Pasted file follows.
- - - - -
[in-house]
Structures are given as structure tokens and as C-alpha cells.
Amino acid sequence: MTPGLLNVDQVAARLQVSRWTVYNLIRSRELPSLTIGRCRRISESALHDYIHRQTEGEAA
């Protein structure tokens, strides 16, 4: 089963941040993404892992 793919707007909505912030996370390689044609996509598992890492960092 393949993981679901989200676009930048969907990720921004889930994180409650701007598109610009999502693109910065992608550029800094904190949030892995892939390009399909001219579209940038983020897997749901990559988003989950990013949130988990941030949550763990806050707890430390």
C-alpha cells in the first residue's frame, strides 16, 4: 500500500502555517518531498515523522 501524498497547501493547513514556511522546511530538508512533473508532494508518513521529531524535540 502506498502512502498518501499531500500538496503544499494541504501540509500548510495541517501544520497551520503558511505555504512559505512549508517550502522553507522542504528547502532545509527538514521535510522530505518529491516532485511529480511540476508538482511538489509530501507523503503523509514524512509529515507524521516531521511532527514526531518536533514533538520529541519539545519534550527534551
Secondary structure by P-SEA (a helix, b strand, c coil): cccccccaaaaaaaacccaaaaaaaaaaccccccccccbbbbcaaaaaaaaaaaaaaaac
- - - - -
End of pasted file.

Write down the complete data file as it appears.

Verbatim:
[in-house]
Structures are given as structure tokens and as C-alpha cells.
Amino acid sequence: MTPGLLNVDQVAARLQVSRWTVYNLIRSRELPSLTIGRCRRISESALHDYIHRQTEGEAA
């Protein structure tokens, strides 16, 4: 089963941040993404892992 793919707007909505912030996370390689044609996509598992890492960092 393949993981679901989200676009930048969907990720921004889930994180409650701007598109610009999502693109910065992608550029800094904190949030892995892939390009399909001219579209940038983020897997749901990559988003989950990013949130988990941030949550763990806050707890430390």
C-alpha cells in the first residue's frame, strides 16, 4: 500500500502555517518531498515523522 501524498497547501493547513514556511522546511530538508512533473508532494508518513521529531524535540 502506498502512502498518501499531500500538496503544499494541504501540509500548510495541517501544520497551520503558511505555504512559505512549508517550502522553507522542504528547502532545509527538514521535510522530505518529491516532485511529480511540476508538482511538489509530501507523503503523509514524512509529515507524521516531521511532527514526531518536533514533538520529541519539545519534550527534551
Secondary structure by P-SEA (a helix, b strand, c coil): cccccccaaaaaaaacccaaaaaaaaaaccccccccccbbbbcaaaaaaaaaaaaaaaac